Many individuals suffer from allergies and asthma when their immune system produces antibodies against certain ‘allergens’. These are usually harmless substances that the body has decided to build a defence against. Pollen, dust, animal hair and various foods are common causes of allergies. When our antibodies work to neutralise whichever foreign substance they have been exposed to, the release of histamine is triggered.
The result is the symptoms that we recognise as an allergy or asthma, for example, inflammation, wheezing, runny nose and weeping eyes are commonly seen.
The Histamine & Hydration Connection
Histamine plays two roles inside our bodies, aside from being a major part of our immune response system, it also regulates the water level inside our cells. Dehydration suppresses the immune system, which can leave our body even more vulnerable to allergens.
The irritation and inflammation that cause so much suffering can be greatly alleviated by drinking plenty of water. Dr. F. Batmanghelidj, author of “Water, Your Body’s Many Cries for Help’ explains in detail here:
“You can naturally prevent allergies and asthma by drinking more water. When you understand the physiology of the human body and the role of histamine in its water regulation and drought management, you realize that chronic dehydration in a vast majority of people is the primary cause of allergies and asthma. Increased water intake—on a forced, regular basis—should be adopted as a preventive measure as well as the treatment of choice.”
He specifically states here how water should be used as a precaution against allergies, in much the same way that many people take antihistamine tablets when they anticipate being around known allergens.
“In those who have had attacks of asthma or allergic reactions to different pollens or foods, more strict attention to daily water intake should become a preemptive measure. These people will also have other indicators of dehydration they need to recognize and treat accordingly before a crisis attack of asthma endangers their lives and exposes them to possible, premature death. Don’t forget, the chemical pathways dealing with dehydration have no ‘brain’; they rush forward like a cascade. They are actually called ‘chemical cascades’. These dehydration-induced chemical cascades kill many thousands of asthmatics a year. They are easily ‘turned off’ by water and salt, two strong, natural antihistamines.”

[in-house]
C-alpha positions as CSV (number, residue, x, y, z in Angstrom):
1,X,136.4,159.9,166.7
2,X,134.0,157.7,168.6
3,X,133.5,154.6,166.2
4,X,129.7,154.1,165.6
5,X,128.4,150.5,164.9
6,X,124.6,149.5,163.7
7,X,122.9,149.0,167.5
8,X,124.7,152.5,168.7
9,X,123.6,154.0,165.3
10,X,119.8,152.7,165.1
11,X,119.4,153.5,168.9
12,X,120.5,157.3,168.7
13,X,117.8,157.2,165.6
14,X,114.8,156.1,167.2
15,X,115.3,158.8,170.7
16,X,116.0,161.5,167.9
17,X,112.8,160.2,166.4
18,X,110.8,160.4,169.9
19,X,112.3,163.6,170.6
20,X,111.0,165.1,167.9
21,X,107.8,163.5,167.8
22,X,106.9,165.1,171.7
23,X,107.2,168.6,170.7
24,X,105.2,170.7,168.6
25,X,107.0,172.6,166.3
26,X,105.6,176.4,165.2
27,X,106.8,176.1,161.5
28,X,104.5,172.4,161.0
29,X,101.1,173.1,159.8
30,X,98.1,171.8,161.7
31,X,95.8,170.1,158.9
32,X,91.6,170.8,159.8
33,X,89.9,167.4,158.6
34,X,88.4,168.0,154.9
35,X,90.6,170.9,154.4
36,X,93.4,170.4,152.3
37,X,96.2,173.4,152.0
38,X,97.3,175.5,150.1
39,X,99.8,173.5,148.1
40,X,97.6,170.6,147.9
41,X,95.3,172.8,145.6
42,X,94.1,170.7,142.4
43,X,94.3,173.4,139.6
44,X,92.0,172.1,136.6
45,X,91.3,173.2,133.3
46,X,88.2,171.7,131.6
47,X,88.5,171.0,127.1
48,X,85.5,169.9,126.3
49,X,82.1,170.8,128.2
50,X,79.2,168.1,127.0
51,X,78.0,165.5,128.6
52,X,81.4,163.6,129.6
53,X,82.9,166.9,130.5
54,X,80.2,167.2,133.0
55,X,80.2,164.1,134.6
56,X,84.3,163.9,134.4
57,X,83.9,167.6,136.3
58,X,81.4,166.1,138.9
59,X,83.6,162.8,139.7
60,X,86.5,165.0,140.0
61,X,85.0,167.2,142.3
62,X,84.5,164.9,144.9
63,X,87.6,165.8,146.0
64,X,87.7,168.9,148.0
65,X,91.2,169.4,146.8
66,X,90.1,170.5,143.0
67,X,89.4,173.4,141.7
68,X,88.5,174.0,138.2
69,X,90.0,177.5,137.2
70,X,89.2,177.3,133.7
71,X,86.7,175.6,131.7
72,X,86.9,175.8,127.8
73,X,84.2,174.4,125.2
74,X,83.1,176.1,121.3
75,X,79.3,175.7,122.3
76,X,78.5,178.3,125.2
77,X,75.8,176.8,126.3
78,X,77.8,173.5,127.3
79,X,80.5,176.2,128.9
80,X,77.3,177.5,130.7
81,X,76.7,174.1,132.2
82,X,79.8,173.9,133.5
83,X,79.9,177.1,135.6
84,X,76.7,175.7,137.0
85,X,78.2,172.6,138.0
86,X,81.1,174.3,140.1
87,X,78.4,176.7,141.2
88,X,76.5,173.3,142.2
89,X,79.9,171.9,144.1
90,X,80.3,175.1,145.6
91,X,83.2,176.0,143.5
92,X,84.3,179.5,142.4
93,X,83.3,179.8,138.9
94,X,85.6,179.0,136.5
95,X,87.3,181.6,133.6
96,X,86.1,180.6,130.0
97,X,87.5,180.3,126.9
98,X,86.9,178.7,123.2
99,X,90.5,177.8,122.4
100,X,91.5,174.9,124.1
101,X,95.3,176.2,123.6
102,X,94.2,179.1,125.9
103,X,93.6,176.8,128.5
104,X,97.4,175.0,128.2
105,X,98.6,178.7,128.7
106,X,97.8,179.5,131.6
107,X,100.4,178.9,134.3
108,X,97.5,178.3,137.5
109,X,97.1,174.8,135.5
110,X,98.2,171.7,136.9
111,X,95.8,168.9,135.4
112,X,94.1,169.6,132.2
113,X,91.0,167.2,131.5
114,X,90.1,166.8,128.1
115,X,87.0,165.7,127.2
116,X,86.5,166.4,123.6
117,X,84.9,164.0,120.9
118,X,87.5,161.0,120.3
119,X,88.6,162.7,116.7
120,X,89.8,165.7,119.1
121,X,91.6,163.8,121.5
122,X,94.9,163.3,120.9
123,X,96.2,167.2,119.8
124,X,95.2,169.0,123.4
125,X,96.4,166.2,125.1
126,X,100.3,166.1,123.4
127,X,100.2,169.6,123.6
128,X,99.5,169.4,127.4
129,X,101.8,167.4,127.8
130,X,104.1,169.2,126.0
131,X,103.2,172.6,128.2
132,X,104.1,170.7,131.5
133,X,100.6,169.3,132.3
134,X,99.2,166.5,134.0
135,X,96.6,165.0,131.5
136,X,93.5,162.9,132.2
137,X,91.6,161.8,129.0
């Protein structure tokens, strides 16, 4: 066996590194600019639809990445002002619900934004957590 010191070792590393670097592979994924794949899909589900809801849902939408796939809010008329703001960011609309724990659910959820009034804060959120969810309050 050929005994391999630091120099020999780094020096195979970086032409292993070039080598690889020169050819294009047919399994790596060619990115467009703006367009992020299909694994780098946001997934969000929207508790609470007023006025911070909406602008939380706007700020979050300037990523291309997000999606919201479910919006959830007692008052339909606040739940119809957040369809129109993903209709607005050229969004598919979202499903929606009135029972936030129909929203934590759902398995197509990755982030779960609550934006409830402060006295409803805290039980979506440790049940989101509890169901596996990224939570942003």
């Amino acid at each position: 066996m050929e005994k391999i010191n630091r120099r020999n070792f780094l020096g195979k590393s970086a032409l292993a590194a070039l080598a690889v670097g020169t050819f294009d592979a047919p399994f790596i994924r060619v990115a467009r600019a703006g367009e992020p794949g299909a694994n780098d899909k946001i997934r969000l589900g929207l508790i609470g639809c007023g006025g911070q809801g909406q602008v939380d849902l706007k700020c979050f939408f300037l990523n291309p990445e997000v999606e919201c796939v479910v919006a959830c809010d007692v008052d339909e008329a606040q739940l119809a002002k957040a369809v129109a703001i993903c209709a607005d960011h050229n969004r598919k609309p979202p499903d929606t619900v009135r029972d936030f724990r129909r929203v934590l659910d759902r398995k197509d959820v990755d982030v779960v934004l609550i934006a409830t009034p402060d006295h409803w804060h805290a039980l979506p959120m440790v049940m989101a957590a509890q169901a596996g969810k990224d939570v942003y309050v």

In addition to keeping well hydrated, it would be of benefit to eliminate foods that could potentially trigger an allergic response. Starting with a basic restricted diet and gradually reintroducing foods would allow you to find those that cause a physiological reaction.
While water can reduce the severity of the body’s response, it would still be wise to limit the amount of a known allergen that you ingest. Damage to the intestine walls can occur through continued exposure to substances that the body considers to be toxic. This could reduce the amount of nutrients that the villi in the gut are able to absorb, potentially resulting in chronic fatigue and depression.
Reach For Water Not Antihistamine Pills
It is vitally important to drink enough water to keep the body properly hydrated. Chronic dehydration affects the majority of the adult population of the Western World, and in direct correlation allergies and asthma are rife.
We know that water is necessary to enable the body to function at it’s optimum level, it aids in all processes that take place unseen. It is therefore not surprising to learn that the immune response system is greatly impaired when the body is dehydrated.
Rather than reaching for pills to impede your body’s natural histamine production, why not consider increasing your water intake each and every day. This should reduce your symptoms quickly and effectively.
Maintaining a well hydrated body will give you time to gradually eliminate items from your diet so that you can identify those that your body can not tolerate, thus preventing the need to release that cascade of chemicals which causes allergies and asthma in the first place.